Survival Guns: Advantages of the 20-Inch AR-15

On the left, the Del-Ton AR-15A2, on the right the Century International Arms C15A1. Note the shorter overall length of the C15A1 versus the A2 Del-Ton. The C15A1 has been set up for multiple patrol and entry duties with the addition of an Inova carbon fiber tactical light on a Midwest Industries tower sight rail adaptor. A SIG mini red dot sight has been mounted on the carry handle via a Tapco carry handle rail adaptor. The author used the lightest weight red dot and light available so as not to destroy the near perfect weight and balance of the original M16A1 rifle configuration.

On the left, the Del-Ton AR-15A2, on the right the Century International Arms C15A1. Note the shorter overall length of the C15A1 versus the A2 Del-Ton. The C15A1 has been set up for multiple patrol and entry duties with the addition of an Inova carbon fiber tactical light on a Midwest Industries tower sight rail adaptor. A SIG mini red dot sight has been mounted on the carry handle via a Tapco carry handle rail adaptor. The author used the lightest weight red dot and light available so as not to destroy the near perfect weight and balance of the original M16A1 rifle configuration.

20-Inch AR-15 as a Survival Gun

My primary survival rifle is the C15A1 produced by Century International Arms. Using an original surplus M16A1 upper receiver—forward assist, no case deflector, birdcage-enclosed flash suppressor, original triangular handguards, and fool-proof sights, Century added a new 20-inch, 1:9 barrel, a new forged lower receiver, and topped it off with an original, shorter, exactly-right-the-first-time A1 buttstock.

I’m here to tell you, this is the gun I would keep if I could keep only one for civil survival. I keep it absolutely stock, just as it came from the factory , and it rides in my personal vehicle as my primary off-duty arm. With it I can respond to active shooters, barricades, warrant service, or entry. The C15 snaps quickly up to the shoulder, swings like a lively field shotgun, can be carried all day with a basic weight of 6.5 pounds (you gotta love that) and, because of the 20-inch barrel, retains the full ballistic potential of the 5.56 round.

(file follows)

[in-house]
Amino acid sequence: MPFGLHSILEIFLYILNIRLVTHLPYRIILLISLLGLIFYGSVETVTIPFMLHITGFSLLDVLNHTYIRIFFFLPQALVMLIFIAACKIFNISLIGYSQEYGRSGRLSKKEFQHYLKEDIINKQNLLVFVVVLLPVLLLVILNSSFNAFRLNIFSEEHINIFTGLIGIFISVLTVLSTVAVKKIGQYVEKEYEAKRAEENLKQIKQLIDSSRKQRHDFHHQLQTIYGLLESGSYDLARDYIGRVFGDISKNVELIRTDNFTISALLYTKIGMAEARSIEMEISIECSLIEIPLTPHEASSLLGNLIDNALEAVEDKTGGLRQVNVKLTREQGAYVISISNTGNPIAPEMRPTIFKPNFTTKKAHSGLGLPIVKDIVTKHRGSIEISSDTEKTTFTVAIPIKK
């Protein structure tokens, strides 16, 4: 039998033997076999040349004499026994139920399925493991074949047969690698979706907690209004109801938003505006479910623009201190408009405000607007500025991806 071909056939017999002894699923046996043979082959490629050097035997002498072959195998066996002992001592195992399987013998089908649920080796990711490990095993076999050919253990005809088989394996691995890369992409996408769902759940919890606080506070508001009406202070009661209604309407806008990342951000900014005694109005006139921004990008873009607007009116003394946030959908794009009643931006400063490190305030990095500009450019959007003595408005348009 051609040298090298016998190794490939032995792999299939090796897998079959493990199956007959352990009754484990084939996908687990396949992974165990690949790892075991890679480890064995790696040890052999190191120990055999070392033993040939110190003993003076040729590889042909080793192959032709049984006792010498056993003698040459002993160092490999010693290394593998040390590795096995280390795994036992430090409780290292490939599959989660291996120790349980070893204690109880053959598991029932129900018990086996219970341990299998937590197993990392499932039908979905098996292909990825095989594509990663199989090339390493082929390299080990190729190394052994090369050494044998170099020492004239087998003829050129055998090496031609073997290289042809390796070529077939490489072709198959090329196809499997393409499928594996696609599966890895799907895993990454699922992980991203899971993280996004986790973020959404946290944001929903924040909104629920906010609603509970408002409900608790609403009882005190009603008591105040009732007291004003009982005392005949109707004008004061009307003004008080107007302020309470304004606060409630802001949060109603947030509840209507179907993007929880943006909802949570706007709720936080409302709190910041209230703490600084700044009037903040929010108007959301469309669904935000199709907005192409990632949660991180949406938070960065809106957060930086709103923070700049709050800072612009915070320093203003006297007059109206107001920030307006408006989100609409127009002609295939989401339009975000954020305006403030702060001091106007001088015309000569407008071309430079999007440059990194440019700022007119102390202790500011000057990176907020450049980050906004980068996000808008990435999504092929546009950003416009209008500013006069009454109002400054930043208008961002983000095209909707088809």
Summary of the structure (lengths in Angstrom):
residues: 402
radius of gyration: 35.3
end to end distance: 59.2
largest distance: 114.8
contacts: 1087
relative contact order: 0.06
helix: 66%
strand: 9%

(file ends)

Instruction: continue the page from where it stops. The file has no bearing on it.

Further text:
If the Marines hadn’t gotten their way in the development of the A2 version in terms of adding the longer buttstock, heavy barrel, and overbuilt sight system (as a corps of riflemen, their reason for the changes wrought was the enhancement of long-range accuracy and so I find no fault with the concept), there would have been much less need for the M4 carbine, which is replacing the full-length rifle in all branches of service.

Other advantages of the 20-inch C15A1 include:

  • It is much smoother shooting than M4-type carbines with their short gas tube. There is definitely less abruptness to the operation.
  • Heat buildup is not as bad, due to the longer distance that the tapped gasses follow back to the bolt carrier during firing.
  • It gives a longer sight radius for iron sight use.
  • It gives longer reach with a bayonet mounted.
  • There is no fooling with stock adjustment, it is always right.
  • If you desire, electronic sights can be mounted on the carry handle or with a forward scout-type system.
  • A weapons light can be added with a front sight tower adapter. (Midwest Industries is a great source for these.)

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